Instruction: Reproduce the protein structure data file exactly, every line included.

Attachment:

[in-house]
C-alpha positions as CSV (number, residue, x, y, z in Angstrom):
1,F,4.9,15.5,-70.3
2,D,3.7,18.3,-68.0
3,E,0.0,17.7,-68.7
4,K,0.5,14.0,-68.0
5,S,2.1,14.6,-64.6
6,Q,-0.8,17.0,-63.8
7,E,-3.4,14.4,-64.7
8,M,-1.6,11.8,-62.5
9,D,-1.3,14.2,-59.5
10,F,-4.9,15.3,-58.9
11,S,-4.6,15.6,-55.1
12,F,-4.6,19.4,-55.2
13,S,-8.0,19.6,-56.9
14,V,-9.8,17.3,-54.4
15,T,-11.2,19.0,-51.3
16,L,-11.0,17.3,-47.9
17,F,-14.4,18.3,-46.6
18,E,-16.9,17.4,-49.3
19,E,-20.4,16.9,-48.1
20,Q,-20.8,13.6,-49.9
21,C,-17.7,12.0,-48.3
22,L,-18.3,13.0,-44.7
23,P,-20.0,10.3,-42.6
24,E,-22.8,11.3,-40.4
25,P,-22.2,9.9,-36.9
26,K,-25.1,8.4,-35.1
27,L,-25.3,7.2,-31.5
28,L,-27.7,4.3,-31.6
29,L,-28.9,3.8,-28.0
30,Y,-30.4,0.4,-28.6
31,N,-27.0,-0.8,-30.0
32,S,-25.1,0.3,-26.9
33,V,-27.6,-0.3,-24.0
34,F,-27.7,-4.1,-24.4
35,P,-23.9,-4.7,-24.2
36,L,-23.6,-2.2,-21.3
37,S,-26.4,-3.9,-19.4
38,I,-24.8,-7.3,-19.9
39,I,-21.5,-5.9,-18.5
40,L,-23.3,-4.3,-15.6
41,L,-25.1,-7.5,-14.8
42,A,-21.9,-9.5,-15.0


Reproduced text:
[in-house]
C-alpha positions as CSV (number, residue, x, y, z in Angstrom):
1,F,4.9,15.5,-70.3
2,D,3.7,18.3,-68.0
3,E,0.0,17.7,-68.7
4,K,0.5,14.0,-68.0
5,S,2.1,14.6,-64.6
6,Q,-0.8,17.0,-63.8
7,E,-3.4,14.4,-64.7
8,M,-1.6,11.8,-62.5
9,D,-1.3,14.2,-59.5
10,F,-4.9,15.3,-58.9
11,S,-4.6,15.6,-55.1
12,F,-4.6,19.4,-55.2
13,S,-8.0,19.6,-56.9
14,V,-9.8,17.3,-54.4
15,T,-11.2,19.0,-51.3
16,L,-11.0,17.3,-47.9
17,F,-14.4,18.3,-46.6
18,E,-16.9,17.4,-49.3
19,E,-20.4,16.9,-48.1
20,Q,-20.8,13.6,-49.9
21,C,-17.7,12.0,-48.3
22,L,-18.3,13.0,-44.7
23,P,-20.0,10.3,-42.6
24,E,-22.8,11.3,-40.4
25,P,-22.2,9.9,-36.9
26,K,-25.1,8.4,-35.1
27,L,-25.3,7.2,-31.5
28,L,-27.7,4.3,-31.6
29,L,-28.9,3.8,-28.0
30,Y,-30.4,0.4,-28.6
31,N,-27.0,-0.8,-30.0
32,S,-25.1,0.3,-26.9
33,V,-27.6,-0.3,-24.0
34,F,-27.7,-4.1,-24.4
35,P,-23.9,-4.7,-24.2
36,L,-23.6,-2.2,-21.3
37,S,-26.4,-3.9,-19.4
38,I,-24.8,-7.3,-19.9
39,I,-21.5,-5.9,-18.5
40,L,-23.3,-4.3,-15.6
41,L,-25.1,-7.5,-14.8
42,A,-21.9,-9.5,-15.0